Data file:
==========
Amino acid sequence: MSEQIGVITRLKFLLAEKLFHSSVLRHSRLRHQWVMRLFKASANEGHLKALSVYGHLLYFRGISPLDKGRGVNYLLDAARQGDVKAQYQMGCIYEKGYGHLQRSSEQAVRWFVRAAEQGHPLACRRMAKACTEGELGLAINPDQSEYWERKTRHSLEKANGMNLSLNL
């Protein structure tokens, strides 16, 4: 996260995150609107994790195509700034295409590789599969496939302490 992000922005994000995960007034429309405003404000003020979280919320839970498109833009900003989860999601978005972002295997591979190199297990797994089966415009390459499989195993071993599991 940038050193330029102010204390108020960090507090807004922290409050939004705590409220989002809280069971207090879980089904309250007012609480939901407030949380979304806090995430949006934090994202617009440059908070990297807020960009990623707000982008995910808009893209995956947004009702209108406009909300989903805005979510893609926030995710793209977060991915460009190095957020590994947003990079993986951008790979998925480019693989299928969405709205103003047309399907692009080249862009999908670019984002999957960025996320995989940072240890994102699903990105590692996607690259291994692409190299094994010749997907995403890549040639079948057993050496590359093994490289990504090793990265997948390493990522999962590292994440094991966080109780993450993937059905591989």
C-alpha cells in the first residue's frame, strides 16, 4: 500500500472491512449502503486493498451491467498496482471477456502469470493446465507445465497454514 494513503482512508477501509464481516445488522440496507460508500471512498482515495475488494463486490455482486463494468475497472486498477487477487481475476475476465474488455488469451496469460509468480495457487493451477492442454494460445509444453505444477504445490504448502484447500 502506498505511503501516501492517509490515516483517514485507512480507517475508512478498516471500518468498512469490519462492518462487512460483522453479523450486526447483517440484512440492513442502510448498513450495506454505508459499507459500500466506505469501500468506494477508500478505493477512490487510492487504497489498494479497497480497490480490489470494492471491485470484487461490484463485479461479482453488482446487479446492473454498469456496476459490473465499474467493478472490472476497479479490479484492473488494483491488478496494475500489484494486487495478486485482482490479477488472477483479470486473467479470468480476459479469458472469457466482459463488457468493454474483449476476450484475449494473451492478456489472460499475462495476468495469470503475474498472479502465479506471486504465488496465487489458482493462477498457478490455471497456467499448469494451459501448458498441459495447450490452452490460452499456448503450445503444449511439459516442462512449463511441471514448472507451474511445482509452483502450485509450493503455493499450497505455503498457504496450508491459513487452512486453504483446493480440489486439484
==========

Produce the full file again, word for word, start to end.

Amino acid sequence: MSEQIGVITRLKFLLAEKLFHSSVLRHSRLRHQWVMRLFKASANEGHLKALSVYGHLLYFRGISPLDKGRGVNYLLDAARQGDVKAQYQMGCIYEKGYGHLQRSSEQAVRWFVRAAEQGHPLACRRMAKACTEGELGLAINPDQSEYWERKTRHSLEKANGMNLSLNL
């Protein structure tokens, strides 16, 4: 996260995150609107994790195509700034295409590789599969496939302490 992000922005994000995960007034429309405003404000003020979280919320839970498109833009900003989860999601978005972002295997591979190199297990797994089966415009390459499989195993071993599991 940038050193330029102010204390108020960090507090807004922290409050939004705590409220989002809280069971207090879980089904309250007012609480939901407030949380979304806090995430949006934090994202617009440059908070990297807020960009990623707000982008995910808009893209995956947004009702209108406009909300989903805005979510893609926030995710793209977060991915460009190095957020590994947003990079993986951008790979998925480019693989299928969405709205103003047309399907692009080249862009999908670019984002999957960025996320995989940072240890994102699903990105590692996607690259291994692409190299094994010749997907995403890549040639079948057993050496590359093994490289990504090793990265997948390493990522999962590292994440094991966080109780993450993937059905591989």
C-alpha cells in the first residue's frame, strides 16, 4: 500500500472491512449502503486493498451491467498496482471477456502469470493446465507445465497454514 494513503482512508477501509464481516445488522440496507460508500471512498482515495475488494463486490455482486463494468475497472486498477487477487481475476475476465474488455488469451496469460509468480495457487493451477492442454494460445509444453505444477504445490504448502484447500 502506498505511503501516501492517509490515516483517514485507512480507517475508512478498516471500518468498512469490519462492518462487512460483522453479523450486526447483517440484512440492513442502510448498513450495506454505508459499507459500500466506505469501500468506494477508500478505493477512490487510492487504497489498494479497497480497490480490489470494492471491485470484487461490484463485479461479482453488482446487479446492473454498469456496476459490473465499474467493478472490472476497479479490479484492473488494483491488478496494475500489484494486487495478486485482482490479477488472477483479470486473467479470468480476459479469458472469457466482459463488457468493454474483449476476450484475449494473451492478456489472460499475462495476468495469470503475474498472479502465479506471486504465488496465487489458482493462477498457478490455471497456467499448469494451459501448458498441459495447450490452452490460452499456448503450445503444449511439459516442462512449463511441471514448472507451474511445482509452483502450485509450493503455493499450497505455503498457504496450508491459513487452512486453504483446493480440489486439484